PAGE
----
“Part of my commitment to being elected a legislator was to help bring jobs to the State of Illinois. During these challenging fiscal times, we must continue to take advantage of all of our assets that promote economic growth. Illinois has proven that we have what it takes to compete for all kinds of movie and television productions, but Gov. Blagojevich and I know that we must tailor our financial support to meet the changing needs of this important industry,” State Rep. Ken Dunkin (D-Chicago) said.
To qualify, minimum Illinois film and television production spending would have to be greater than $100,000 and minimum Illinois commercial production spending would have to be greater than $50,000. It would also continue encouraging the hiring of Illinois residents from economically disadvantaged areas.
The current Illinois Film Production Tax Credit provides a 25 percent tax credit on wages paid by a production company to each employee that is an Illinois resident. The credit is limited to the first $25,000 in wages.
"This new legislation will be another important boost for Illinois film and television production, which translates into thousands of jobs for cast, crew members, back office staff and other workers connected to our industry. We salute and appreciate Gov. Blagojevich's strong leadership, and we will continue the partnerships that have been so successful over the last several years," Illinois Production Alliance President and AFTRA/SAG-Chicago Executive Director Eileen Willenborg said.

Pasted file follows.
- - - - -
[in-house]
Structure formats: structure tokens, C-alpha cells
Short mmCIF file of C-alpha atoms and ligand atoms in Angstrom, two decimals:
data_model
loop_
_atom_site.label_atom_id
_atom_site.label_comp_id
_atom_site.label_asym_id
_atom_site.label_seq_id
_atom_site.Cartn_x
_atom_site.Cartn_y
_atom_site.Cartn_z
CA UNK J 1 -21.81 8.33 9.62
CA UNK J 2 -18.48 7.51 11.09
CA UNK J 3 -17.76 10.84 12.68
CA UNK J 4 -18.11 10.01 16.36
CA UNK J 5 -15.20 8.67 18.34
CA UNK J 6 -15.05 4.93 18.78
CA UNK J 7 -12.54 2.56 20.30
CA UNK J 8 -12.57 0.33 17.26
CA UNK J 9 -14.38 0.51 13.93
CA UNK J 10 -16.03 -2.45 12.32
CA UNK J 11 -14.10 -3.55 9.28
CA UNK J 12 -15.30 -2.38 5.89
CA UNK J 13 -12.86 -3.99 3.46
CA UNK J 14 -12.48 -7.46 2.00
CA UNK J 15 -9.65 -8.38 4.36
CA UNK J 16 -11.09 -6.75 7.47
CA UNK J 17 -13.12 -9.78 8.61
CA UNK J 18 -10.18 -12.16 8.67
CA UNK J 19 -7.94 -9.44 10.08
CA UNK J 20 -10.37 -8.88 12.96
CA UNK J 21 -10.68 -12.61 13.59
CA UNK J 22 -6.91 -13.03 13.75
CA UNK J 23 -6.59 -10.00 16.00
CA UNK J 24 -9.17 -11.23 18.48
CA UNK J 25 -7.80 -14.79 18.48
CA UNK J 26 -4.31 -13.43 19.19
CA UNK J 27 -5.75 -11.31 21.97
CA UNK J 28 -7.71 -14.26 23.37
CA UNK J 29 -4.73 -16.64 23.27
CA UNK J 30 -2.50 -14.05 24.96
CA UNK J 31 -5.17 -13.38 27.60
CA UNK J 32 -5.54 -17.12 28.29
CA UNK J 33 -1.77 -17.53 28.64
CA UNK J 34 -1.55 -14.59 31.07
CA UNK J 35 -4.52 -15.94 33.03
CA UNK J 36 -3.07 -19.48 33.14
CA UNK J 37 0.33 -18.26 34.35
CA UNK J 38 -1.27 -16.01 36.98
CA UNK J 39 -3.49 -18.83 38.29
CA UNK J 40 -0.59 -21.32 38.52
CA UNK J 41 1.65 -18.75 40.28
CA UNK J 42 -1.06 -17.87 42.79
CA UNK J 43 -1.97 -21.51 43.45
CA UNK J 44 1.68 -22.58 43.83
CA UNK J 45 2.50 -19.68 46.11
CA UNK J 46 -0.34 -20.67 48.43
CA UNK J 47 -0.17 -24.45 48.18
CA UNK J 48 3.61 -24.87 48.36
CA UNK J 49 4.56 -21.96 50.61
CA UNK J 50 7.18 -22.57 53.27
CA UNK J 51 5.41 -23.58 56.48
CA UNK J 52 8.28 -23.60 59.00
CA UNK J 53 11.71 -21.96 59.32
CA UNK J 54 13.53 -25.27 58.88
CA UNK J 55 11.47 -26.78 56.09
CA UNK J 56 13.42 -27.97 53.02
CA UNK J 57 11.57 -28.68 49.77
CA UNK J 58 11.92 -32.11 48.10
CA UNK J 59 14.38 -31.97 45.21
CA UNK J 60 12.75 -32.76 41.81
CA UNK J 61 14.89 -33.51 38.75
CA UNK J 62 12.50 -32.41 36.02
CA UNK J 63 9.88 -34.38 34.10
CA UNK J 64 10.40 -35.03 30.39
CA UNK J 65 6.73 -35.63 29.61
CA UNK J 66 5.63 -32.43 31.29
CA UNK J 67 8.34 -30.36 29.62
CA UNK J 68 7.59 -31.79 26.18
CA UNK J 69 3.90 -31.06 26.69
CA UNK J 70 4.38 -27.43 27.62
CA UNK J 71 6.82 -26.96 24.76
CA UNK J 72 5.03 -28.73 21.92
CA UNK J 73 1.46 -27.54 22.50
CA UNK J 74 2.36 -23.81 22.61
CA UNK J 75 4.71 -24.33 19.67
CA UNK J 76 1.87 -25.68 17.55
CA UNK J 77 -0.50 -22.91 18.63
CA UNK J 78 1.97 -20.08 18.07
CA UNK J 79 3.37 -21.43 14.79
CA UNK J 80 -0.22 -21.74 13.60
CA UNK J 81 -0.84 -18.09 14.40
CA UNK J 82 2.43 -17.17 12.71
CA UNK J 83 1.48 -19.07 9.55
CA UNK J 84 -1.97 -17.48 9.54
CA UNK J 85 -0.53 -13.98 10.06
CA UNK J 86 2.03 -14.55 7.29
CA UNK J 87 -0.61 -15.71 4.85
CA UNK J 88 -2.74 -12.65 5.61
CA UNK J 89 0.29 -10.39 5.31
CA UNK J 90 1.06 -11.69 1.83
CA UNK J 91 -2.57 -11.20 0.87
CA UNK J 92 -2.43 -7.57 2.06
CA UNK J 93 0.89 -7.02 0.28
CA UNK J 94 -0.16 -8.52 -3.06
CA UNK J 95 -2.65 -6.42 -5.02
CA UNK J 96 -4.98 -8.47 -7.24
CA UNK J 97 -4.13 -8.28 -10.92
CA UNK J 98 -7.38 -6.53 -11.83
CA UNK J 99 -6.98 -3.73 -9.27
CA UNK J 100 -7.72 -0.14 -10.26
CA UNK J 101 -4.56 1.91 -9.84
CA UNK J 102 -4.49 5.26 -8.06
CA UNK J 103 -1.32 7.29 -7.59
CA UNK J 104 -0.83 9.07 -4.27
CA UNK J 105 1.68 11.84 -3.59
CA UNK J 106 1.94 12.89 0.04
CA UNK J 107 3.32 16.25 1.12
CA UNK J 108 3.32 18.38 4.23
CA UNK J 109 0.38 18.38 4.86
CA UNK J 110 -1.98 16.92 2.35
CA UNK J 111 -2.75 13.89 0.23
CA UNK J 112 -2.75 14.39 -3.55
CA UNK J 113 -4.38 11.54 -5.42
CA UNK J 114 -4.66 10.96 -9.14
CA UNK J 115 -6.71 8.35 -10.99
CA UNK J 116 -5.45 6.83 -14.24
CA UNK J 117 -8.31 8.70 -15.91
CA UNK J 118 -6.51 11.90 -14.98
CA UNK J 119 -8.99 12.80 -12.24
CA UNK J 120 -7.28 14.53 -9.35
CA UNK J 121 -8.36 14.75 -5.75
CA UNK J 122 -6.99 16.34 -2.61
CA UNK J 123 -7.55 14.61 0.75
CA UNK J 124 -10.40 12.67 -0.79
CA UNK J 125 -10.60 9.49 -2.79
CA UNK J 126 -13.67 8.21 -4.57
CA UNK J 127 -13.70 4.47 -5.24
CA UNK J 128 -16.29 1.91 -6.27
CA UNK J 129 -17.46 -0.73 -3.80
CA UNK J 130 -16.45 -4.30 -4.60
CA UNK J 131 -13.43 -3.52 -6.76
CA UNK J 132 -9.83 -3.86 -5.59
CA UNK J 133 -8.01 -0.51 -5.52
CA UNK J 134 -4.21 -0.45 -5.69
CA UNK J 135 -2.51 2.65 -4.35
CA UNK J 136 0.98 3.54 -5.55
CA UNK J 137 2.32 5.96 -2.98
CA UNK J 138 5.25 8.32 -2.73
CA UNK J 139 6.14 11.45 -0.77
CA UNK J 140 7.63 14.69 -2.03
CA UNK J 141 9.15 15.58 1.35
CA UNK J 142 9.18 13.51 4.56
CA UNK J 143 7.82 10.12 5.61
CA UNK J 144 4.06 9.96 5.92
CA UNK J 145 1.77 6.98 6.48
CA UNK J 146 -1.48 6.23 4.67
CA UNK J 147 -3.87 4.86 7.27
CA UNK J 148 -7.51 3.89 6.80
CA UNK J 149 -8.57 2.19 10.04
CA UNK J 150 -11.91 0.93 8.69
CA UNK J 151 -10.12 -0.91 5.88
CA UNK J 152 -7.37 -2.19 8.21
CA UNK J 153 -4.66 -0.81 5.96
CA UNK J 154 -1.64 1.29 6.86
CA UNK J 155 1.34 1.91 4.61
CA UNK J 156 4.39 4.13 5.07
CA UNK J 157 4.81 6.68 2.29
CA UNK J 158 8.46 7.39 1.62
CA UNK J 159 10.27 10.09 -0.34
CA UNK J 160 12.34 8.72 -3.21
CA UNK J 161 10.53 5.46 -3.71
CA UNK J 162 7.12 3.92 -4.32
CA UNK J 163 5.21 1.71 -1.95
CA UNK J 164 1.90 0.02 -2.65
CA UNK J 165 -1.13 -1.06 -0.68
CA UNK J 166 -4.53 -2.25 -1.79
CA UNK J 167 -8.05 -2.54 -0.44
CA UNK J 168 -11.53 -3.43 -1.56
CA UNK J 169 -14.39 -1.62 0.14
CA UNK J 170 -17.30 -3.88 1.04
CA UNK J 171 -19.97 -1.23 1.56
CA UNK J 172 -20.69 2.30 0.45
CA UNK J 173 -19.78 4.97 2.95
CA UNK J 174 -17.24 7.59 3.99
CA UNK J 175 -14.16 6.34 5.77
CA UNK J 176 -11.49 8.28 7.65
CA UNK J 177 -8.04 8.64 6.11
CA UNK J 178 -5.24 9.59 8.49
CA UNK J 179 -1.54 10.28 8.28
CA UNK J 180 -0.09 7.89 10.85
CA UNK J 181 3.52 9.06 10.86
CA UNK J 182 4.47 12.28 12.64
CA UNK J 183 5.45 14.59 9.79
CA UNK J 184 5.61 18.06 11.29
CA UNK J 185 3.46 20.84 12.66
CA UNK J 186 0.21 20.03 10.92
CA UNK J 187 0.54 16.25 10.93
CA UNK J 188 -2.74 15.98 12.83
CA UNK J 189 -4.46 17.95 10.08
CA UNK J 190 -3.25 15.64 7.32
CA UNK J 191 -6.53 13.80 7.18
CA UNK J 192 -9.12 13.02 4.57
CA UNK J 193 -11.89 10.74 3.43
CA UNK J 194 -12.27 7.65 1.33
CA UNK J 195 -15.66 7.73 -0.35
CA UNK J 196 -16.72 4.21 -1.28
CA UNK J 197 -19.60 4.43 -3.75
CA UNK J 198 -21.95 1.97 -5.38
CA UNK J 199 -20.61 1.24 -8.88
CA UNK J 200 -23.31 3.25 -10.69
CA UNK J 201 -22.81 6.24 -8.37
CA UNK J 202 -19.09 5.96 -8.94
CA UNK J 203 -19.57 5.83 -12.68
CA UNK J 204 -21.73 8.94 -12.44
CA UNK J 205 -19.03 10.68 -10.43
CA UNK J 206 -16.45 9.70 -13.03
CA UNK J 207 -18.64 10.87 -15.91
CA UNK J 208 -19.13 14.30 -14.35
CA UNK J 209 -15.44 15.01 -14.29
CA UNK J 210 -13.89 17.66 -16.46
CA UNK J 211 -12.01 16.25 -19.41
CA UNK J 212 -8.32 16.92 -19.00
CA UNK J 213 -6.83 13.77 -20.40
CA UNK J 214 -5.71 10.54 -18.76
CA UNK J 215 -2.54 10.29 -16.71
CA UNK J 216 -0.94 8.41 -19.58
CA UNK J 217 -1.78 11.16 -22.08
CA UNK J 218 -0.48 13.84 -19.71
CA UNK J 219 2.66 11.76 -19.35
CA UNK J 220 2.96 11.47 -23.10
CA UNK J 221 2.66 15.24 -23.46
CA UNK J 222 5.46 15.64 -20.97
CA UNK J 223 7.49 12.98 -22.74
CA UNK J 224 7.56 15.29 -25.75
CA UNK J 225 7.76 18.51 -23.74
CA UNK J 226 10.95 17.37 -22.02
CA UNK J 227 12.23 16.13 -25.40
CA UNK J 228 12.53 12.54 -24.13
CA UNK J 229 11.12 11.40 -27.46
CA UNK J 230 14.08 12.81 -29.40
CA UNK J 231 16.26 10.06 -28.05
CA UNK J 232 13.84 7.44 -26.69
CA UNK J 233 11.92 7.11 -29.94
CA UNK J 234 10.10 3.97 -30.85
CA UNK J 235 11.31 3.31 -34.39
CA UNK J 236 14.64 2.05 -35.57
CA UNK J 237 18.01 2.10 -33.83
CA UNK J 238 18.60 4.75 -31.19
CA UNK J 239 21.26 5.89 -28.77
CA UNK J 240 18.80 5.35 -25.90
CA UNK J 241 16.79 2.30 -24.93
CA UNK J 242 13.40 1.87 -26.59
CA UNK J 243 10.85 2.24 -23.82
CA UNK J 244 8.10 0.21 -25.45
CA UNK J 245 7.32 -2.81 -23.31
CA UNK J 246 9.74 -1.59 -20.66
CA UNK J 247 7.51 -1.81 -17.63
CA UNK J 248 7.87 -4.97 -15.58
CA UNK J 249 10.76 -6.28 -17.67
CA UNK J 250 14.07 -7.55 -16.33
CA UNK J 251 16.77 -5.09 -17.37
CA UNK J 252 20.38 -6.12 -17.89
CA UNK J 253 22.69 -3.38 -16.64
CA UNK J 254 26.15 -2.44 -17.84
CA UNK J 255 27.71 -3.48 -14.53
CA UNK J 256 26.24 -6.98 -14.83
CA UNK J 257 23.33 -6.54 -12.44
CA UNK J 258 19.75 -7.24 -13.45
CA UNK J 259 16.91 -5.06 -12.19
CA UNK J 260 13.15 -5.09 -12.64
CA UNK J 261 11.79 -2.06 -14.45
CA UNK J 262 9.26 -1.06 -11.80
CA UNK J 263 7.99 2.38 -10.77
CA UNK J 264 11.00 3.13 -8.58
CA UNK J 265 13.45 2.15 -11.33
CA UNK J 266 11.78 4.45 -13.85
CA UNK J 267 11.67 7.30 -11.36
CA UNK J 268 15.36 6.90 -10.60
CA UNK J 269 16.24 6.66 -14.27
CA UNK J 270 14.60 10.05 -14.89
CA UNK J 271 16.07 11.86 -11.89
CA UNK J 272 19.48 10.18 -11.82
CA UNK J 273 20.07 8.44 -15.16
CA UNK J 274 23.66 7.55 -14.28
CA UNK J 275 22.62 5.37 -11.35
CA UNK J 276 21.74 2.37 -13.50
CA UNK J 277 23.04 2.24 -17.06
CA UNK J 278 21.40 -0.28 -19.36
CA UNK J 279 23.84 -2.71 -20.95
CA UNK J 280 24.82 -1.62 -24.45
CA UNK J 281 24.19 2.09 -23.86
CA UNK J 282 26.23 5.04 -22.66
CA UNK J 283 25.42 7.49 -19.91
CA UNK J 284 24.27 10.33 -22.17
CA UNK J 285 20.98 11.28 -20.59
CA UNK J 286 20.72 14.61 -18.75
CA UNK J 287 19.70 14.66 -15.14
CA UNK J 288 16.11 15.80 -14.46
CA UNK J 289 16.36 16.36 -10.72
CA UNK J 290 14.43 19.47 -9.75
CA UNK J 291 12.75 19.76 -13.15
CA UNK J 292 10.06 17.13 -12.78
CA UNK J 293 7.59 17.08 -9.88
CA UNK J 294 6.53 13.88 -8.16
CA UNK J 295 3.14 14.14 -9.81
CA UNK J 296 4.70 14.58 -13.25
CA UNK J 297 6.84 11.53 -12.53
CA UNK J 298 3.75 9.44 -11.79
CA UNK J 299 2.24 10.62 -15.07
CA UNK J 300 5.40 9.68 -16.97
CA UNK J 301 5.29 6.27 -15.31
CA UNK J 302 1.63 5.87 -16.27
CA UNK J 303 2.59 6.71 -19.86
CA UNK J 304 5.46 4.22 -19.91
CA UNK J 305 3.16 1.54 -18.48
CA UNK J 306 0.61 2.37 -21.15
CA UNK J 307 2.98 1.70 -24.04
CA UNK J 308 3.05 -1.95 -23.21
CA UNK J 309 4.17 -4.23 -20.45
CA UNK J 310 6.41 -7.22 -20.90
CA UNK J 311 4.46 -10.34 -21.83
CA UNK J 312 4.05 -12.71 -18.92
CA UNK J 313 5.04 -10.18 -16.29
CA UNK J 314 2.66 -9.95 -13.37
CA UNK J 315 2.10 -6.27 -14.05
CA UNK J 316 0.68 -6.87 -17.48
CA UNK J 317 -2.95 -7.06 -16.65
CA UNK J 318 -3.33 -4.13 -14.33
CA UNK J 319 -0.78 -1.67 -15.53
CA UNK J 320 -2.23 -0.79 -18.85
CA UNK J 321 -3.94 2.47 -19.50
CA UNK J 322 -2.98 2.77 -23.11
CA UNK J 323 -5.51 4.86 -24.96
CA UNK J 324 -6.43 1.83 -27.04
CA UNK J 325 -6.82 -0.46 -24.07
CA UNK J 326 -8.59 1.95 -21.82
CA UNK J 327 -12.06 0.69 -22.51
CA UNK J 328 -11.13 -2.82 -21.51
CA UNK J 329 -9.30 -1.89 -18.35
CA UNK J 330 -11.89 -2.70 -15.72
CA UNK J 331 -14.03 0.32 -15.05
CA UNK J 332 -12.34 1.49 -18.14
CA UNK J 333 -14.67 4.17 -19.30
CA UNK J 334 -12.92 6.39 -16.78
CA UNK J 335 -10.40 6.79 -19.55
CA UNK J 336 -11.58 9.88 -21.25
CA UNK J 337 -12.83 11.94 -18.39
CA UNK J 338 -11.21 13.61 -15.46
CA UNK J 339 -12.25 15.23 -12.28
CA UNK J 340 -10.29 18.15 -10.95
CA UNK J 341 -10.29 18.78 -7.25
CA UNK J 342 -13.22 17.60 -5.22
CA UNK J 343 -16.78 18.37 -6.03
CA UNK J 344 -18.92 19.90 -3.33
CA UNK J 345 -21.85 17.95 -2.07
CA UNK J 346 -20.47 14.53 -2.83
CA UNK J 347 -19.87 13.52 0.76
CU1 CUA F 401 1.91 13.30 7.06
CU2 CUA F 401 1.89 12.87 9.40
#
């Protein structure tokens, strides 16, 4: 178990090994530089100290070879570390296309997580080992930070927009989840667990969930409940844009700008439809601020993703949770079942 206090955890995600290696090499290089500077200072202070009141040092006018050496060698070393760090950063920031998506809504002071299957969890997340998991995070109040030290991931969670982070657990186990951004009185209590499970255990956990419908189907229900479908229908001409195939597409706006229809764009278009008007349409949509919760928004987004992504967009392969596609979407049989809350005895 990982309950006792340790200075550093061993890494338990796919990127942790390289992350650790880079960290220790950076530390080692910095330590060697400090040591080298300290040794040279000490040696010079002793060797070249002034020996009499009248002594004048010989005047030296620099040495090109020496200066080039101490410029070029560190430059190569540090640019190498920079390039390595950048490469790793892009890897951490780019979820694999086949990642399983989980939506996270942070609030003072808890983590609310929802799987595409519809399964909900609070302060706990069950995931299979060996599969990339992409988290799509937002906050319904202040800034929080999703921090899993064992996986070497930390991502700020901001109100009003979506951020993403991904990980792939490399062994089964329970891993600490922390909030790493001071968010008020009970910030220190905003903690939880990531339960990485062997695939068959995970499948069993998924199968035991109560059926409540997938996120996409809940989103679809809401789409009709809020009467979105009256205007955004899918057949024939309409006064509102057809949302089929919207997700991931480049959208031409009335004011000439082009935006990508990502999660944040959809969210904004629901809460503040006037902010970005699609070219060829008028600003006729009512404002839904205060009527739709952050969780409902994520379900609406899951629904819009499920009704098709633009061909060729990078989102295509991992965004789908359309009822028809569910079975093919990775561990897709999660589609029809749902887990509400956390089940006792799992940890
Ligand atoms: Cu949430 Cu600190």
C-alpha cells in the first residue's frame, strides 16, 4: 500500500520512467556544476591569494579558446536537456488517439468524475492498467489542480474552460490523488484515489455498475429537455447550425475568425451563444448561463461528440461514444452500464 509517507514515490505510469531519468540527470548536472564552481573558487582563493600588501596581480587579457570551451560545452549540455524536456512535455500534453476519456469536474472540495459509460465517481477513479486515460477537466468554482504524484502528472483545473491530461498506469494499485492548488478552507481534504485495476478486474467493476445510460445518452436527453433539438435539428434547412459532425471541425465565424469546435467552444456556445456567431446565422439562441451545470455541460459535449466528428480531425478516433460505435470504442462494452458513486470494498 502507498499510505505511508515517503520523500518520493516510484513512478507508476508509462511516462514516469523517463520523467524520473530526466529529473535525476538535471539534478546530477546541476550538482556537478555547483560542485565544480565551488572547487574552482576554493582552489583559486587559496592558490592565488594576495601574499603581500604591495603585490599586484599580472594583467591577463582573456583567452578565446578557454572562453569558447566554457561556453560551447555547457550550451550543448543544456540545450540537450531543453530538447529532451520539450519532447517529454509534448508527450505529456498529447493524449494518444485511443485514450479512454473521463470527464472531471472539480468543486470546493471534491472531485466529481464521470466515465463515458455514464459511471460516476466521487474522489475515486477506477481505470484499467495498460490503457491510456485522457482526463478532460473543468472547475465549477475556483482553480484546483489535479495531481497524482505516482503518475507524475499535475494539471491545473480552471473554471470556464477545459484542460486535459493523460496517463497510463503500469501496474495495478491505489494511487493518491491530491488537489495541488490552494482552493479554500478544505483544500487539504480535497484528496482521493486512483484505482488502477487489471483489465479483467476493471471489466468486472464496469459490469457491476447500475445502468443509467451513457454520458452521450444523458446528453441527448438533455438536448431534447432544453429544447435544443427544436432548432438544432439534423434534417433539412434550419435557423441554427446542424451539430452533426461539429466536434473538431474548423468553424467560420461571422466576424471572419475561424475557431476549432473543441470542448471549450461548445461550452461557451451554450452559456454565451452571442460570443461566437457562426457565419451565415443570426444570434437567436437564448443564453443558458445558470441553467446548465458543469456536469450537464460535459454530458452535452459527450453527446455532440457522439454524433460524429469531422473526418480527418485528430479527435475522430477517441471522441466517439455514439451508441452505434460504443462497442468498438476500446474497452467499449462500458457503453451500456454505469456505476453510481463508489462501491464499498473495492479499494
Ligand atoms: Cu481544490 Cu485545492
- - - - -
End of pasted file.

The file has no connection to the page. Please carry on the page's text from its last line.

Over the past year, a cross section of Hollywood studios have delivered the production and filming of tomorrow’s big screen hits to the state, including The Lake House, The Break-Up and Stranger than Fiction. Already, the critically acclaimed television series Prison Break, the state’s first dramatic television series in six years, has captivated audiences nationwide.
Productions in 2005 included Prison Break (FOX Television), The Lake House (Warner Bros.), Stranger Than Fiction (Mandate Pictures), The Break-Up (Universal Pictures), Drunk Boat (Magnificent Mile Productions, Ltd.) and You Are Going to Prison (Prison Pictures, LLC). Theater marquees have also been lit up with a variety of other recent movies filmed in Illinois, including The Weather Man, Ice Harvest, Ocean’s 12, Batman Begins, Derailed and Roll Bounce.
Already in 2006, there are eight film and television productions that have or are currently filming or are slated to film in Illinois. Productions include independent films Grace is Gone starring John Cusack and Butter Fly On a Wheel with Pierce Brosnan, Enemies (Touchstone Pictures television pilot), Prison Break (FOX Television), Judge Mathis (Warner Bros.), ER (Warner Bros.), Design on a Dime (HGTV) and Design to Sell (HGTV).
“Film and television production helps spur economic development and job creation in Illinois, and Gov. Blagojevich knows that we must keep this industry strong to continue hearing ‘lights, cameras and action’ in our state. These three simple but important words put thousands of people to work both in front of the camera and behind the scenes. We needed this new legislation to continue making this a reality,” Illinois Department of Commerce and Economic Opportunity Director Jack Lavin said.
“Gov. Blagojevich has been clear in his directive that we need to reach out to Hollywood studios and bring more business back to Illinois. We’ve had great success over the past two years, but there is much more potential for growth as studios see the incredible results of films produced in our state. This enhanced tax credit is a critical step in the right direction,” said Brenda Sexton, Managing Director of the Illinois Film Office.